Valle de la Luna at sunset, with the Licancabur volcano in the background


© Thomas Hoepker / Magnum Photos


“I knew Chile through her before ever setting foot here. She told me about steep snow-capped mountains, dormant volcanoes that sometimes wake up with an apocalyptic shudder, the long Pacific coast with its choppy waves and foamy collar, the desert in the north, dry like the moon, which very occasionally flowers into a Monet painting, the cold forests, clear lakes, bountiful rivers, and blue glaciers.”
These are the words the Chilean author Isabel Allende used to describe “her” Chile. The Atacama desert, indeed as dry as the moon, is one of the most arid places on the planet. It lies trapped between the mountain chain of the Andes, which intercepts humidity from the Amazon basin, and the coastal cordillera which, aided by the cold Humboldt current, prevents rain from reaching the hinterland. For kilometres around, the rocky terrain appears dead, but every 5 or 6 years, a miracle happens. Seeds in the ground that have survived dramatic temperature excursions and drought, suddenly revive with the arrival of water and the rocks burst into flower like a painting by Monet. Water has always been scarce in the Atacama, but people have survived here for thousands of years thanks to small underground water reserves and a strong spirit of adaptability. Today, the desert is better known for its copper and lithium deposits and for tourism, two phenomena that seriously endanger its fragile water supply. We should be learning from this land: how to adapt, a bit at a time, so that we too might be able to live in a hotter, dryer and more arid world.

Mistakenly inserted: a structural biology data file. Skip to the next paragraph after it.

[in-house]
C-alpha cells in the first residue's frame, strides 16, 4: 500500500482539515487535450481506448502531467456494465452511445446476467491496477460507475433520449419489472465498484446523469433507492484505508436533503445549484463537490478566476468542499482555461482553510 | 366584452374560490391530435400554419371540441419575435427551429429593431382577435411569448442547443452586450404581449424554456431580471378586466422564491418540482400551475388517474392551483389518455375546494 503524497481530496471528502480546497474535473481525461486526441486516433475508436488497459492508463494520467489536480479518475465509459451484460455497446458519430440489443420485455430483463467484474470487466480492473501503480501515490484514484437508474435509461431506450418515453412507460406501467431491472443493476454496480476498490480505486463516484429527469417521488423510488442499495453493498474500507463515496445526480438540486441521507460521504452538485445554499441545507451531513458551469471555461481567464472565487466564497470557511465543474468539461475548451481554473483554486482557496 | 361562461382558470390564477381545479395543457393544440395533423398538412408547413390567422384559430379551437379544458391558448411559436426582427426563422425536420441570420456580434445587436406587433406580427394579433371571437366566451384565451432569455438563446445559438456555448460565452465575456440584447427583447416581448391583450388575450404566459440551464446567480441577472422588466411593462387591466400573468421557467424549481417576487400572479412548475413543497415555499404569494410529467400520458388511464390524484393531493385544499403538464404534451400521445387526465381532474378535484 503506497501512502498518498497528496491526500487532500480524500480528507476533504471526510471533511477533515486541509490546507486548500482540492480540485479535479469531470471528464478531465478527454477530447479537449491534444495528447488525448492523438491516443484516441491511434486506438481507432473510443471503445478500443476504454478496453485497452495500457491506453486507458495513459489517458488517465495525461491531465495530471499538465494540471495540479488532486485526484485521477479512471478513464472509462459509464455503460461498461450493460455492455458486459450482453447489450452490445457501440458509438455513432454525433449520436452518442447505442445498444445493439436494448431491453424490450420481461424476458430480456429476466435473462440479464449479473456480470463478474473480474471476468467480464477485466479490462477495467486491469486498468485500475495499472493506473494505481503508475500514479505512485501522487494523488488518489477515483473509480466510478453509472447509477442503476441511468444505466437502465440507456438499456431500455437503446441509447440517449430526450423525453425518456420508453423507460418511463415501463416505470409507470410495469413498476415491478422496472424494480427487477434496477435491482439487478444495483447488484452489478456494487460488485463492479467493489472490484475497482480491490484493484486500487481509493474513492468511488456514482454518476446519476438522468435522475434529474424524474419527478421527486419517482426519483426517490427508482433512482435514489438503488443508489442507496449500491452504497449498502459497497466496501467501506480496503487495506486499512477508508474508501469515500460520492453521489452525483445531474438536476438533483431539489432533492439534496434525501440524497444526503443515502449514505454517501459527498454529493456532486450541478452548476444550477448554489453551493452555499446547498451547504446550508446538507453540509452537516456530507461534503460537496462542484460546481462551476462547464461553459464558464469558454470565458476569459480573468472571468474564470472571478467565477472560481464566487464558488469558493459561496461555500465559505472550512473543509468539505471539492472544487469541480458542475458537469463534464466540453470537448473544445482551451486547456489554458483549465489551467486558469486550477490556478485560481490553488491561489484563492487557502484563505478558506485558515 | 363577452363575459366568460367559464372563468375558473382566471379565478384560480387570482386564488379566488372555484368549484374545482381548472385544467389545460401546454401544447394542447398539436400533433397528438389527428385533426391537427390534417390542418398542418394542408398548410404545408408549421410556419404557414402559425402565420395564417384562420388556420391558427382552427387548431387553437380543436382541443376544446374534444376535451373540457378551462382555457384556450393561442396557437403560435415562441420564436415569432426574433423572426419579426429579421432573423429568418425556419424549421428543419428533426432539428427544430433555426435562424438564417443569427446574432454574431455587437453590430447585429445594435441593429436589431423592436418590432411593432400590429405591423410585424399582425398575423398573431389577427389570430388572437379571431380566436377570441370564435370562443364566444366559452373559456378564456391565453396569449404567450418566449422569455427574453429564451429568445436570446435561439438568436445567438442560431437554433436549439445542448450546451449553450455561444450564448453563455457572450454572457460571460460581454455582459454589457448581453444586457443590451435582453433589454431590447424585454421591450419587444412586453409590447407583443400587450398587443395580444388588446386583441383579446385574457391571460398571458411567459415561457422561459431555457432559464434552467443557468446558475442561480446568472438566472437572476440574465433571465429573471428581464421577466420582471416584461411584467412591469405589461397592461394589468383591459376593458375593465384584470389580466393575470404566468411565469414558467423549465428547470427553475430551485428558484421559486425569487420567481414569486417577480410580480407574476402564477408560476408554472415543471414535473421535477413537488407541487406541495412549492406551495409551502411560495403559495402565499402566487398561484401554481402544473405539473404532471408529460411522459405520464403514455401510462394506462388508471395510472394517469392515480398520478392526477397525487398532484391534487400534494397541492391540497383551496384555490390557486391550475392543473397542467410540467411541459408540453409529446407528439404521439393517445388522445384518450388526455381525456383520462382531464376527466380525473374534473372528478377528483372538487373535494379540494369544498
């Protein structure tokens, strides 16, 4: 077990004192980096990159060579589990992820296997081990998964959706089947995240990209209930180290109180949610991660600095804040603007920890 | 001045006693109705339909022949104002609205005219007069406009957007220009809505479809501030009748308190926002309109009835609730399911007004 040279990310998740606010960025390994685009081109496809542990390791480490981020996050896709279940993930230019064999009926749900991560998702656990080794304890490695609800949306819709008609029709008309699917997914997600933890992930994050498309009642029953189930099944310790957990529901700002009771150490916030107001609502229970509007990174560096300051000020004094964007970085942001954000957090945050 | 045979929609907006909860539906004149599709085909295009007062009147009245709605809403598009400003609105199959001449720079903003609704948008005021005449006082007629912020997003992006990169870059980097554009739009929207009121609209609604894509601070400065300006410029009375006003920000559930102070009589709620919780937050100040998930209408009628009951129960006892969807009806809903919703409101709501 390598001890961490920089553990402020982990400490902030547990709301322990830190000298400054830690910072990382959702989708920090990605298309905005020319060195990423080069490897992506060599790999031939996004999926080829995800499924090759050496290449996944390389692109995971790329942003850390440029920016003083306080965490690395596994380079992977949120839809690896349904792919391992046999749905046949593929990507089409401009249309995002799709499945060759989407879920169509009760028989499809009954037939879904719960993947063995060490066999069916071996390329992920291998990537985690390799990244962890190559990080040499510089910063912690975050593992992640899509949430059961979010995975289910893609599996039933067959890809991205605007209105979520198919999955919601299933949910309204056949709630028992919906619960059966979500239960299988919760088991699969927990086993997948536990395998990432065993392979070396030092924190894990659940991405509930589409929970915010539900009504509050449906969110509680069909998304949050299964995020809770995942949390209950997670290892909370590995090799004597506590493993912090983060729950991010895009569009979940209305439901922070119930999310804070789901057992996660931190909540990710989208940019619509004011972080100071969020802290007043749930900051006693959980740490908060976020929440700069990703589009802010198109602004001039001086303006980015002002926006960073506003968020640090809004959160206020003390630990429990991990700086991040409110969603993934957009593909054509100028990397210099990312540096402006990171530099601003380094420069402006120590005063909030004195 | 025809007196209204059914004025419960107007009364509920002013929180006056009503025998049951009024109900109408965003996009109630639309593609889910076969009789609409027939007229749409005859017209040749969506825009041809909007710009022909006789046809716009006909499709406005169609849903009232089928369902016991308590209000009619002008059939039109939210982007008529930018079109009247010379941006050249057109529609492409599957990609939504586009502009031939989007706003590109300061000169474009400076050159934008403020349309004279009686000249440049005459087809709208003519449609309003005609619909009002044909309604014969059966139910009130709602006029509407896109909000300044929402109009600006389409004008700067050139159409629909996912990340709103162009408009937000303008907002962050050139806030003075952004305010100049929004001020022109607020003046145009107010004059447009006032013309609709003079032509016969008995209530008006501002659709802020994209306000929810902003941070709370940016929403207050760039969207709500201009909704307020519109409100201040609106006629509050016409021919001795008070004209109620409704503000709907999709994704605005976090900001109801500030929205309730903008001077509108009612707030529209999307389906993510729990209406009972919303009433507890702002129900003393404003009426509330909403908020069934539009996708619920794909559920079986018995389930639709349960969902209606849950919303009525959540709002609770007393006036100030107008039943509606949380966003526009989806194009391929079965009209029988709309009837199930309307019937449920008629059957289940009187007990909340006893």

Lucia Zaccaria